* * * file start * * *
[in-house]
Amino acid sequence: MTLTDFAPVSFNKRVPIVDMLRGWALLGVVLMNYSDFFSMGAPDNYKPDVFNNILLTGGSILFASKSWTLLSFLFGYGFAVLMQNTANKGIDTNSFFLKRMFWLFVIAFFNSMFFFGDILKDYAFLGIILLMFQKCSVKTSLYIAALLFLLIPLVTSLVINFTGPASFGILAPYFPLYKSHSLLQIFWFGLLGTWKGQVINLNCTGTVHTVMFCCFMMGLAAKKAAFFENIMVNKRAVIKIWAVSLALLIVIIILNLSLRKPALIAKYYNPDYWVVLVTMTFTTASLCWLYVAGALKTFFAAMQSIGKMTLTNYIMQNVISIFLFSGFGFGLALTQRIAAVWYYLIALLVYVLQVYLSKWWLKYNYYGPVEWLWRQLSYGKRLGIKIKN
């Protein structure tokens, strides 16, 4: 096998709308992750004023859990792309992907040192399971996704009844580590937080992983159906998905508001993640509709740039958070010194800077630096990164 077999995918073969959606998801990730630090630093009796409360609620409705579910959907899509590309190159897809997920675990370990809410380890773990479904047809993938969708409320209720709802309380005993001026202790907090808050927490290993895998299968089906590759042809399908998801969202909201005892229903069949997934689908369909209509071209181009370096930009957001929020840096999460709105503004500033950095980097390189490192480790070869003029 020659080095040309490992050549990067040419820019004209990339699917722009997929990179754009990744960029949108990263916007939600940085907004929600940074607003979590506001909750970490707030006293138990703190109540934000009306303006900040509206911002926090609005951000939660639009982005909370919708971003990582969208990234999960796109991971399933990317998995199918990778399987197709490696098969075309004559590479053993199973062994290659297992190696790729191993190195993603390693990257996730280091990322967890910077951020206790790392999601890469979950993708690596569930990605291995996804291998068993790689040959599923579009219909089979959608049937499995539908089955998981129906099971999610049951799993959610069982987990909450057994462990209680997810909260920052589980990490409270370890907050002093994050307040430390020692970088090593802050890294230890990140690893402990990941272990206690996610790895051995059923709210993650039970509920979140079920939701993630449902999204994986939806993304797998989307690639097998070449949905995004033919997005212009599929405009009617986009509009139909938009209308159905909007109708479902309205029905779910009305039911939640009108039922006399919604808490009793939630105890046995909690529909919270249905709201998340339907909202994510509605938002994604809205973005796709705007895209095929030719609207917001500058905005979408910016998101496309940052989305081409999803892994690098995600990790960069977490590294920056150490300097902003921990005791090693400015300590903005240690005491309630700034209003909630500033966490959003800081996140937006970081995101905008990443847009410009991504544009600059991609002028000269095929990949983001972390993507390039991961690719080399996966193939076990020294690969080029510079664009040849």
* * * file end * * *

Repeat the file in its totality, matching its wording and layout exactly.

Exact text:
[in-house]
Amino acid sequence: MTLTDFAPVSFNKRVPIVDMLRGWALLGVVLMNYSDFFSMGAPDNYKPDVFNNILLTGGSILFASKSWTLLSFLFGYGFAVLMQNTANKGIDTNSFFLKRMFWLFVIAFFNSMFFFGDILKDYAFLGIILLMFQKCSVKTSLYIAALLFLLIPLVTSLVINFTGPASFGILAPYFPLYKSHSLLQIFWFGLLGTWKGQVINLNCTGTVHTVMFCCFMMGLAAKKAAFFENIMVNKRAVIKIWAVSLALLIVIIILNLSLRKPALIAKYYNPDYWVVLVTMTFTTASLCWLYVAGALKTFFAAMQSIGKMTLTNYIMQNVISIFLFSGFGFGLALTQRIAAVWYYLIALLVYVLQVYLSKWWLKYNYYGPVEWLWRQLSYGKRLGIKIKN
């Protein structure tokens, strides 16, 4: 096998709308992750004023859990792309992907040192399971996704009844580590937080992983159906998905508001993640509709740039958070010194800077630096990164 077999995918073969959606998801990730630090630093009796409360609620409705579910959907899509590309190159897809997920675990370990809410380890773990479904047809993938969708409320209720709802309380005993001026202790907090808050927490290993895998299968089906590759042809399908998801969202909201005892229903069949997934689908369909209509071209181009370096930009957001929020840096999460709105503004500033950095980097390189490192480790070869003029 020659080095040309490992050549990067040419820019004209990339699917722009997929990179754009990744960029949108990263916007939600940085907004929600940074607003979590506001909750970490707030006293138990703190109540934000009306303006900040509206911002926090609005951000939660639009982005909370919708971003990582969208990234999960796109991971399933990317998995199918990778399987197709490696098969075309004559590479053993199973062994290659297992190696790729191993190195993603390693990257996730280091990322967890910077951020206790790392999601890469979950993708690596569930990605291995996804291998068993790689040959599923579009219909089979959608049937499995539908089955998981129906099971999610049951799993959610069982987990909450057994462990209680997810909260920052589980990490409270370890907050002093994050307040430390020692970088090593802050890294230890990140690893402990990941272990206690996610790895051995059923709210993650039970509920979140079920939701993630449902999204994986939806993304797998989307690639097998070449949905995004033919997005212009599929405009009617986009509009139909938009209308159905909007109708479902309205029905779910009305039911939640009108039922006399919604808490009793939630105890046995909690529909919270249905709201998340339907909202994510509605938002994604809205973005796709705007895209095929030719609207917001500058905005979408910016998101496309940052989305081409999803892994690098995600990790960069977490590294920056150490300097902003921990005791090693400015300590903005240690005491309630700034209003909630500033966490959003800081996140937006970081995101905008990443847009410009991504544009600059991609002028000269095929990949983001972390993507390039991961690719080399996966193939076990020294690969080029510079664009040849």